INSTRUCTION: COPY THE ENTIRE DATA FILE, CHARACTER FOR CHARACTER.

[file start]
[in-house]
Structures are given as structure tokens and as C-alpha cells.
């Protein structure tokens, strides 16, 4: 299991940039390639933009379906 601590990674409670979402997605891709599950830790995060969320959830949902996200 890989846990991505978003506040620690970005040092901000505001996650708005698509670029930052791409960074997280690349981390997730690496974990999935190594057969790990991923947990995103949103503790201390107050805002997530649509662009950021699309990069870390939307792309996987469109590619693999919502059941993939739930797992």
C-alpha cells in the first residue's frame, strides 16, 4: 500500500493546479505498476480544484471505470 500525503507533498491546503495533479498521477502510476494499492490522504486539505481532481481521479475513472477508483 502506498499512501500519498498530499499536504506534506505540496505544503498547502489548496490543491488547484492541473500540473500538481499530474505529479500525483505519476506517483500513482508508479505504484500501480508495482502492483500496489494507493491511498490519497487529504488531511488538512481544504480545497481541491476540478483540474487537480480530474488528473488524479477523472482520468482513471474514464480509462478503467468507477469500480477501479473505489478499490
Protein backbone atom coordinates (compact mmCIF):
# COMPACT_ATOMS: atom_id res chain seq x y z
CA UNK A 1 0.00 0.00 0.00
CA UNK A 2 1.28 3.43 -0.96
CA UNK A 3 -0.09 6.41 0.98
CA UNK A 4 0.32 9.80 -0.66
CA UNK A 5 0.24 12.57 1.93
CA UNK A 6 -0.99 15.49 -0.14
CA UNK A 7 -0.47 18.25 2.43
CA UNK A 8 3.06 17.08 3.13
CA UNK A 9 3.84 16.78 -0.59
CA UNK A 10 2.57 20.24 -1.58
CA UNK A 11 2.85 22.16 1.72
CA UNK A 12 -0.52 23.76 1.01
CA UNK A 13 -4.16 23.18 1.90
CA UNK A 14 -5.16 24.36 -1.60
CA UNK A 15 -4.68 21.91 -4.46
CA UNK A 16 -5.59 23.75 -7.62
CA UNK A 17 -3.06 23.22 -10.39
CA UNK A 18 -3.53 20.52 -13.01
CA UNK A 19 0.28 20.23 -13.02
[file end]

[in-house]
Structures are given as structure tokens and as C-alpha cells.
């Protein structure tokens, strides 16, 4: 299991940039390639933009379906 601590990674409670979402997605891709599950830790995060969320959830949902996200 890989846990991505978003506040620690970005040092901000505001996650708005698509670029930052791409960074997280690349981390997730690496974990999935190594057969790990991923947990995103949103503790201390107050805002997530649509662009950021699309990069870390939307792309996987469109590619693999919502059941993939739930797992």
C-alpha cells in the first residue's frame, strides 16, 4: 500500500493546479505498476480544484471505470 500525503507533498491546503495533479498521477502510476494499492490522504486539505481532481481521479475513472477508483 502506498499512501500519498498530499499536504506534506505540496505544503498547502489548496490543491488547484492541473500540473500538481499530474505529479500525483505519476506517483500513482508508479505504484500501480508495482502492483500496489494507493491511498490519497487529504488531511488538512481544504480545497481541491476540478483540474487537480480530474488528473488524479477523472482520468482513471474514464480509462478503467468507477469500480477501479473505489478499490
Protein backbone atom coordinates (compact mmCIF):
# COMPACT_ATOMS: atom_id res chain seq x y z
CA UNK A 1 0.00 0.00 0.00
CA UNK A 2 1.28 3.43 -0.96
CA UNK A 3 -0.09 6.41 0.98
CA UNK A 4 0.32 9.80 -0.66
CA UNK A 5 0.24 12.57 1.93
CA UNK A 6 -0.99 15.49 -0.14
CA UNK A 7 -0.47 18.25 2.43
CA UNK A 8 3.06 17.08 3.13
CA UNK A 9 3.84 16.78 -0.59
CA UNK A 10 2.57 20.24 -1.58
CA UNK A 11 2.85 22.16 1.72
CA UNK A 12 -0.52 23.76 1.01
CA UNK A 13 -4.16 23.18 1.90
CA UNK A 14 -5.16 24.36 -1.60
CA UNK A 15 -4.68 21.91 -4.46
CA UNK A 16 -5.59 23.75 -7.62
CA UNK A 17 -3.06 23.22 -10.39
CA UNK A 18 -3.53 20.52 -13.01
CA UNK A 19 0.28 20.23 -13.02